بخشی از مقاله (انگلیسی)
Cities across the world are increasingly labelling themselves as smart in one way or another. At the same time, this smartness appears amorphous or invisible in its built urban environment. Critical researchers writing on the smart city regularly express confusion or exasperation about precisely the difficulty to locate the smart in the city. Visibility of the smart city is not a given. This article argues that visibility in the case of the smart city is instead strategically produced, and that the strategy opted for tells us something about the kind of urban imaginary put forward. The article introduces a provisional and non-exhaustive taxonomy of strategies of visibility based on analyses of three different cases of smart city projects (in Brazil, Sweden and Canada) and identifies the ways in which the smart city is made visible (or not)—symbolic presence of smart, modelling smart and ubiquitous invisible smart—and discusses what kind of city is envisioned based on each strategy.
The following article investigates the visibility of the smart city. The main argument is that smart city visibility is strategic rather than given, and the article presents three different strategies of visibility inferred from urban examples: the control room of Rio de Janeiro’s smart city operations (the COR), a proposed smart model city in Sweden (Plusstaden) and visualizations of the proposed and later discontinued project Sidewalk Toronto. These three cases represent three different strategies of making the smart city visible: symbolic presence of smart (manifestation through a representation of a smart object or space), modelling smart (constructing exemplary environments), and ubiquitous invisible smart (a strategic invisibility). The article, furthermore, argues that the way in which the smart city is made visible outlines different future imaginaries that produce different relationships between state, smart system, and inhabitants. Smart city visibility will therefore ultimately constitute a political question, not least with regards to transparency, and deserves more scholarly attention than has been the case up to now.
The principal contribution of the article is to the under researched field of the smart city’s medial and material manifestations. While smart city visibility is touched on in a range of critical research into the following areas: material manifestations of the smart city (Halpern 2015; Picon 2015; Halegoua 2020), visualizations of smart city (Rose 2017, 2018a, b) and narratives of the smart city (Söderström et al. 2014), there is very little research concerning itself with its visibility as such, and even less on the strategic aspects of this visibility. In this sense, the article contributes to the field of smart city visibility through differentiating between different approaches to visibility of smart cities. The article provides a preliminary framework for further analysis of smart city visibility and offers a set of analytical concepts for future research and policymaking.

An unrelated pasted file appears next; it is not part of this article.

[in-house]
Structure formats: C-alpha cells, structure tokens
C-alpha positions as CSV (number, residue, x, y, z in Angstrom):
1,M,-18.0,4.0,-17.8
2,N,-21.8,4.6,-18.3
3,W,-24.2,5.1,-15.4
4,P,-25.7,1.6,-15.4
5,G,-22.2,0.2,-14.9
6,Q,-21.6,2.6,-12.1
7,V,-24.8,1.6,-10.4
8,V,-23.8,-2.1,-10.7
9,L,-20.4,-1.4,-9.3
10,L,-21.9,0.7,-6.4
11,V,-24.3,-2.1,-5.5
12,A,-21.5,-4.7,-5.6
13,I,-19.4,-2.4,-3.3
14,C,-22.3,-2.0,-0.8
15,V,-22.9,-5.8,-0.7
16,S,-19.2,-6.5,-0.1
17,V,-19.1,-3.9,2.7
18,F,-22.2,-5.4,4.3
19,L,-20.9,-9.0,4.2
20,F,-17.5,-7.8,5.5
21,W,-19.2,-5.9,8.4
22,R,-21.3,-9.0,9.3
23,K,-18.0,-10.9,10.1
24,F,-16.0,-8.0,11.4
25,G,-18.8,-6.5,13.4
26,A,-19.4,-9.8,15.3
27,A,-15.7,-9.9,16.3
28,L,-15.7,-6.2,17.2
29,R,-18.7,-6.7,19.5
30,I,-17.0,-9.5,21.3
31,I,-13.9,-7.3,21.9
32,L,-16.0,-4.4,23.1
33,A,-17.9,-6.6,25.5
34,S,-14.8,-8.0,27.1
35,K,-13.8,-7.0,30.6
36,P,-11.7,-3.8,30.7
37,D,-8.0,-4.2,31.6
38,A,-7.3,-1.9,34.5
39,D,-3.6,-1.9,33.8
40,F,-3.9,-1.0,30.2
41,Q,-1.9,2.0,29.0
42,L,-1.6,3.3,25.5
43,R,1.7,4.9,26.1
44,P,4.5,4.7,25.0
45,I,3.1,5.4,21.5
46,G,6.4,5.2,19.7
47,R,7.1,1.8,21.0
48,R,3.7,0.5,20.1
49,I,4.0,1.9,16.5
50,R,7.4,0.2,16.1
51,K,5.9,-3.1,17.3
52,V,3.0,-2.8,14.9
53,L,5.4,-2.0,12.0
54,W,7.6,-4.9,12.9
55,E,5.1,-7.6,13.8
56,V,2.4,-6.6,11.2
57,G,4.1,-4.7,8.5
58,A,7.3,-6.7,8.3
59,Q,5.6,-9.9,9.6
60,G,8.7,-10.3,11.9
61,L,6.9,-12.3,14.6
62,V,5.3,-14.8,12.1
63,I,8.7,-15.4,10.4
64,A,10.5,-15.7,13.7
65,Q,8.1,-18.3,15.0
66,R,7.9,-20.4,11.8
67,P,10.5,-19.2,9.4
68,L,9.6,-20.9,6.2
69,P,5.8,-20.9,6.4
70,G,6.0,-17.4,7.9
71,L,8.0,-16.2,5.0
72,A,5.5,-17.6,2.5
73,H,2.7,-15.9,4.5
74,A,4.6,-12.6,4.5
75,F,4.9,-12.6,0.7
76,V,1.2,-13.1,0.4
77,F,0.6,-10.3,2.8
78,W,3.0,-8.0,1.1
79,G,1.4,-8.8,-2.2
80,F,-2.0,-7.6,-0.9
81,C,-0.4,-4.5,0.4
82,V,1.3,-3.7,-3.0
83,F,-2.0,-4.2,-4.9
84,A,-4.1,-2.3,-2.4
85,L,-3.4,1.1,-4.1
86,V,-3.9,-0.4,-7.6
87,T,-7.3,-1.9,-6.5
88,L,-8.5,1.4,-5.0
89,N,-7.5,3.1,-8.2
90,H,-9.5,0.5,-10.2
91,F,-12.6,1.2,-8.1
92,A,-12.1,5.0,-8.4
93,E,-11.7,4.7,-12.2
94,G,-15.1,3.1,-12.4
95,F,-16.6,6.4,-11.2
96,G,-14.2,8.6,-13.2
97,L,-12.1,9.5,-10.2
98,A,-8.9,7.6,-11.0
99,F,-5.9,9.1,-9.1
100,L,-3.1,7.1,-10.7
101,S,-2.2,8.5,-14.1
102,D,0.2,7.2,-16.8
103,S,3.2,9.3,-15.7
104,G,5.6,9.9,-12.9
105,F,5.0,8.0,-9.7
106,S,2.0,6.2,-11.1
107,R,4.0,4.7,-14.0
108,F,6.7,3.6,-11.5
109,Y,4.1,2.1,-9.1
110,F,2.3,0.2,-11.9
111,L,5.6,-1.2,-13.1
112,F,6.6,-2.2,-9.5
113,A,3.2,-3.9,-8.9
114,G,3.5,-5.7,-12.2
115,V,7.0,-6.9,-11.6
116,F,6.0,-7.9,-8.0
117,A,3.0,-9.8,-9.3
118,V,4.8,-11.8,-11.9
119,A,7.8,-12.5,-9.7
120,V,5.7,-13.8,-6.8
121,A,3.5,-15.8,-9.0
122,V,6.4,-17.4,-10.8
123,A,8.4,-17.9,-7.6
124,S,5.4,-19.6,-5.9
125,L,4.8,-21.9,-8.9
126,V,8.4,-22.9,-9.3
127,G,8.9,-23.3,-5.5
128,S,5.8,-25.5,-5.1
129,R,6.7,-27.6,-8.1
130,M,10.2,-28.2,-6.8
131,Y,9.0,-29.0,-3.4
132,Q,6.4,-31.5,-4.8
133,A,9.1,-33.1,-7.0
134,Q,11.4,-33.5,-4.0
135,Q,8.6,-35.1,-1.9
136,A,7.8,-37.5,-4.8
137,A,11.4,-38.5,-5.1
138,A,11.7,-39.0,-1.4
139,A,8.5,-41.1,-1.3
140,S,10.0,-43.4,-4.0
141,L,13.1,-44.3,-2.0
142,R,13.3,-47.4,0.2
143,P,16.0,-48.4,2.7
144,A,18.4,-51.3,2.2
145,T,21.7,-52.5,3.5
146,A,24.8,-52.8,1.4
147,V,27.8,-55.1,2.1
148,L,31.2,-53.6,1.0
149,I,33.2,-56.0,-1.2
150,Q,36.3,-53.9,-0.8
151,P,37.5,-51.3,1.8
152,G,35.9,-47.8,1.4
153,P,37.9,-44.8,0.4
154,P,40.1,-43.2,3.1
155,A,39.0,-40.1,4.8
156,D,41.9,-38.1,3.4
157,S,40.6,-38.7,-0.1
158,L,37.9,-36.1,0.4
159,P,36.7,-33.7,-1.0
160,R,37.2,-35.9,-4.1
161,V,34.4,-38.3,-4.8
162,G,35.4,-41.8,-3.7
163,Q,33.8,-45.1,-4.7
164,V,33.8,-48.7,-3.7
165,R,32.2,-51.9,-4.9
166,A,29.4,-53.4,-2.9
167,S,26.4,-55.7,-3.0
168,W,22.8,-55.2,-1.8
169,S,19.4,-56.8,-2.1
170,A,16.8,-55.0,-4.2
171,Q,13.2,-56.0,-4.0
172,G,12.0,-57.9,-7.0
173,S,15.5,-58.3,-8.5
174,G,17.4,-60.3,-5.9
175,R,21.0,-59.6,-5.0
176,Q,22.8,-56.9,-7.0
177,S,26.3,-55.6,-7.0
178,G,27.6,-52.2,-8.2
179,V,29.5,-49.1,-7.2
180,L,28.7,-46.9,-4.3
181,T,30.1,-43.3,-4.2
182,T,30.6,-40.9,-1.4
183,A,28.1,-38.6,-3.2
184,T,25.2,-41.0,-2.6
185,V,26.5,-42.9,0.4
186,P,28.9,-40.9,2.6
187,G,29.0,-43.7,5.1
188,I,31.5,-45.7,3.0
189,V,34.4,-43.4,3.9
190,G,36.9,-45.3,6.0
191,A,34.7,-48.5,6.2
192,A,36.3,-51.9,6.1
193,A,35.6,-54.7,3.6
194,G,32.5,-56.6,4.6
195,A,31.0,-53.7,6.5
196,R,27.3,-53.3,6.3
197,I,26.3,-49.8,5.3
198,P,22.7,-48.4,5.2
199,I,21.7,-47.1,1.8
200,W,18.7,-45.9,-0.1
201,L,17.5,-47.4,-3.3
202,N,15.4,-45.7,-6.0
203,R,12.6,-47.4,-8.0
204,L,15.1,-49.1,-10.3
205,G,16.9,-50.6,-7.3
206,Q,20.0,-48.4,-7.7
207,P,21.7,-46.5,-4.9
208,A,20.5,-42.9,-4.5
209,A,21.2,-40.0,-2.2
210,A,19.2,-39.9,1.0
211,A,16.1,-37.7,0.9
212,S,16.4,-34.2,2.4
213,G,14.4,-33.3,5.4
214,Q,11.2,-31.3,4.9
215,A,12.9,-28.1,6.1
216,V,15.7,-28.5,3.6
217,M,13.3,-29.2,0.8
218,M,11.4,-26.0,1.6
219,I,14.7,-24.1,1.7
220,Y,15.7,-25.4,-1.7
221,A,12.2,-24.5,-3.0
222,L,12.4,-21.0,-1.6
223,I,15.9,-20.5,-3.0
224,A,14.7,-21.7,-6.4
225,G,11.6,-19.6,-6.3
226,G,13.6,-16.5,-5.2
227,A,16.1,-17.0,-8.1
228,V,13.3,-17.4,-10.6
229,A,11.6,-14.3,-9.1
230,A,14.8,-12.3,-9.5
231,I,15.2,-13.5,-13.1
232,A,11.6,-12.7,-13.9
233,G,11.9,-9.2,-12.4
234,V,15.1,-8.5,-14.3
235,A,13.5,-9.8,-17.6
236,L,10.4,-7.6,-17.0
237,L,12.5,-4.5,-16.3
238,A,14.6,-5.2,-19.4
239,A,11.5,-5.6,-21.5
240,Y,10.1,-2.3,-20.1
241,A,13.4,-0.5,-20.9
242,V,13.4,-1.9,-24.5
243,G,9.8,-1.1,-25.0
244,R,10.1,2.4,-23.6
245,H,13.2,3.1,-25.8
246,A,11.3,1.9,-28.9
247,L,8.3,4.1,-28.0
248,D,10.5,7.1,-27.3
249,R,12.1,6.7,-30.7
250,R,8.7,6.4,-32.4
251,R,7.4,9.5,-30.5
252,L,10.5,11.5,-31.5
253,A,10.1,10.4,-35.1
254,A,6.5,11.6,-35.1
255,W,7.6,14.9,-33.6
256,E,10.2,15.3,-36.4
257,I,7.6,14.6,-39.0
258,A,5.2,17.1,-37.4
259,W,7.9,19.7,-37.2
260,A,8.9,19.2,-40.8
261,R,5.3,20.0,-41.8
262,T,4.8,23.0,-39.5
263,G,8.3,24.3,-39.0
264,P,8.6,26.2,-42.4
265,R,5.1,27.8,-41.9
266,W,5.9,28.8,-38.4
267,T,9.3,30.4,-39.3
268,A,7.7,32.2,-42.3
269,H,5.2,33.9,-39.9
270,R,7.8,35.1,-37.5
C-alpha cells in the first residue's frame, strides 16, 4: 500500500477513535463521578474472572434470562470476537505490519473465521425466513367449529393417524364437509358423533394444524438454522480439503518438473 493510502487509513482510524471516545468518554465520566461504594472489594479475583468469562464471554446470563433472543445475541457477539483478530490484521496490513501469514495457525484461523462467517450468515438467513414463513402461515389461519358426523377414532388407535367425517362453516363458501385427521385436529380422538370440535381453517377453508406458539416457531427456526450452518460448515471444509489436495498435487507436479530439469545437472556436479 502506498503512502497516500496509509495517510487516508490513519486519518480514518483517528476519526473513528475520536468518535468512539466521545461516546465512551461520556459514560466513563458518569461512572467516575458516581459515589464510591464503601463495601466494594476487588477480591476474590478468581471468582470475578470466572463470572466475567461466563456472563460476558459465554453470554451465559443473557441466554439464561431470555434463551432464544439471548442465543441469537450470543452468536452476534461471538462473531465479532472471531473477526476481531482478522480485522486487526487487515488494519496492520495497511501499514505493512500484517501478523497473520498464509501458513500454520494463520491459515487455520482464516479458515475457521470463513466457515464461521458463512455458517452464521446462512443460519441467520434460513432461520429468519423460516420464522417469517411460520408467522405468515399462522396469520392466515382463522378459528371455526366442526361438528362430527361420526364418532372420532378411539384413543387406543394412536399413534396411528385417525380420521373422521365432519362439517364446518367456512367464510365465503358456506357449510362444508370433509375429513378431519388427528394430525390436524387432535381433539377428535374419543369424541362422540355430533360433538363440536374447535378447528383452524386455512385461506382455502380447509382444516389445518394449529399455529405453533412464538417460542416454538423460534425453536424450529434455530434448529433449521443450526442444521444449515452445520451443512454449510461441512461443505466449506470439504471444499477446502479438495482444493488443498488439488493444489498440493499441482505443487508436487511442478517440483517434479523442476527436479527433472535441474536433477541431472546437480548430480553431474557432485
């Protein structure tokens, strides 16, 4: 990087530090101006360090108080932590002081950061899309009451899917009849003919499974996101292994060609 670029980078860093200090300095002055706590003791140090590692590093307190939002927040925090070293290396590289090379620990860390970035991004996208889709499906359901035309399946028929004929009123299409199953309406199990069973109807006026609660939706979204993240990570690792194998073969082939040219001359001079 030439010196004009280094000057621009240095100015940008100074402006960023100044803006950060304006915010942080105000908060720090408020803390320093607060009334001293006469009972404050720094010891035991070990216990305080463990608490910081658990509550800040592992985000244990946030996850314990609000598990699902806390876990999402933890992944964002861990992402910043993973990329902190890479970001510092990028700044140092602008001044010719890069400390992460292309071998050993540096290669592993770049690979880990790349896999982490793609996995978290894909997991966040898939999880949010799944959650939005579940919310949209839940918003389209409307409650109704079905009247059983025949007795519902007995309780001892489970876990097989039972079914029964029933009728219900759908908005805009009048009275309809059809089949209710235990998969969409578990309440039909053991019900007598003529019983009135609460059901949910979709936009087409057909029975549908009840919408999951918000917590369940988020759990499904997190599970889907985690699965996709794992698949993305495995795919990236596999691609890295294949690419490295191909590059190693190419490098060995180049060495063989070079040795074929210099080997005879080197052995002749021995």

A politics of visibility
Sometimes, the smart city is presented as a uniform corporate vision, at times juxtaposed with ‘civic hackers’ (Townsend 2013) or the ‘social city’ (Halegoua 2020), offering community-based non-corporate alternatives to the corporate smart city vision. The smart visions here discussed through their strategies of visibility cannot be neatly divided in this sense. Instead, the material suggests a bigger variation of smart city dreams—the municipal government (with IBM in Rio de Janeiro) vs the national Swedish platform proposed by Plusstaden and the corporate smart city of Sidewalk Toronto.
I am not arguing that one smart city strategy of visibility is necessarily preferable to others, it would seem to be too early to decide, nor that all models are good or bad. Rather, they present different problems to its inhabitants, not only through the different subjectivities encouraged but also in terms of experience and transparency. These problems need to be addressed through other measures, through policy and laws. The strategies of visibility themselves require different societal responses and the strategies’ political effects will depend on these responses.